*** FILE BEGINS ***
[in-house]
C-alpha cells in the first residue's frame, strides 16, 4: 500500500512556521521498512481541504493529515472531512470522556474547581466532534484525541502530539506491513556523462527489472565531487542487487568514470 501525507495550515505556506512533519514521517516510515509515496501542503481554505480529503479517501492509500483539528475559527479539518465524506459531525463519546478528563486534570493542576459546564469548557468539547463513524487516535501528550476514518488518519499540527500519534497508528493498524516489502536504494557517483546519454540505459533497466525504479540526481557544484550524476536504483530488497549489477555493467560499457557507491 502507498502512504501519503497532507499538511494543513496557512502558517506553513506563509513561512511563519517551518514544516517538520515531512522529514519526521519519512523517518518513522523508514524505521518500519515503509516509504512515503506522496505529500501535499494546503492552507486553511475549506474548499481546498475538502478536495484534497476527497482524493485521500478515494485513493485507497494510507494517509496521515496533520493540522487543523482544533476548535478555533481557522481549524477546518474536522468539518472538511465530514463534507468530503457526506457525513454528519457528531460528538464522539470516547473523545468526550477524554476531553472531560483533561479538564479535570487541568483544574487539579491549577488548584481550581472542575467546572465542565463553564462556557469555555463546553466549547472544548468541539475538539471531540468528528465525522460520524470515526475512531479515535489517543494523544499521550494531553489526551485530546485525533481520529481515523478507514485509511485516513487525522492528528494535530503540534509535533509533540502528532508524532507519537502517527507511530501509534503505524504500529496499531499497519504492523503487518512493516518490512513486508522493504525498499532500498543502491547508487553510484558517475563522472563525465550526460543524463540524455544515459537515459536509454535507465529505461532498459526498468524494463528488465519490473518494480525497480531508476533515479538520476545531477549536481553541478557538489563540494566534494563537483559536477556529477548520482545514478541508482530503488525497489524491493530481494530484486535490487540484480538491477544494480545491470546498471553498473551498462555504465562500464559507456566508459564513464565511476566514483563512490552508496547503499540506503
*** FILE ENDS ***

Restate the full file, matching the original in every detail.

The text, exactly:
[in-house]
C-alpha cells in the first residue's frame, strides 16, 4: 500500500512556521521498512481541504493529515472531512470522556474547581466532534484525541502530539506491513556523462527489472565531487542487487568514470 501525507495550515505556506512533519514521517516510515509515496501542503481554505480529503479517501492509500483539528475559527479539518465524506459531525463519546478528563486534570493542576459546564469548557468539547463513524487516535501528550476514518488518519499540527500519534497508528493498524516489502536504494557517483546519454540505459533497466525504479540526481557544484550524476536504483530488497549489477555493467560499457557507491 502507498502512504501519503497532507499538511494543513496557512502558517506553513506563509513561512511563519517551518514544516517538520515531512522529514519526521519519512523517518518513522523508514524505521518500519515503509516509504512515503506522496505529500501535499494546503492552507486553511475549506474548499481546498475538502478536495484534497476527497482524493485521500478515494485513493485507497494510507494517509496521515496533520493540522487543523482544533476548535478555533481557522481549524477546518474536522468539518472538511465530514463534507468530503457526506457525513454528519457528531460528538464522539470516547473523545468526550477524554476531553472531560483533561479538564479535570487541568483544574487539579491549577488548584481550581472542575467546572465542565463553564462556557469555555463546553466549547472544548468541539475538539471531540468528528465525522460520524470515526475512531479515535489517543494523544499521550494531553489526551485530546485525533481520529481515523478507514485509511485516513487525522492528528494535530503540534509535533509533540502528532508524532507519537502517527507511530501509534503505524504500529496499531499497519504492523503487518512493516518490512513486508522493504525498499532500498543502491547508487553510484558517475563522472563525465550526460543524463540524455544515459537515459536509454535507465529505461532498459526498468524494463528488465519490473518494480525497480531508476533515479538520476545531477549536481553541478557538489563540494566534494563537483559536477556529477548520482545514478541508482530503488525497489524491493530481494530484486535490487540484480538491477544494480545491470546498471553498473551498462555504465562500464559507456566508459564513464565511476566514483563512490552508496547503499540506503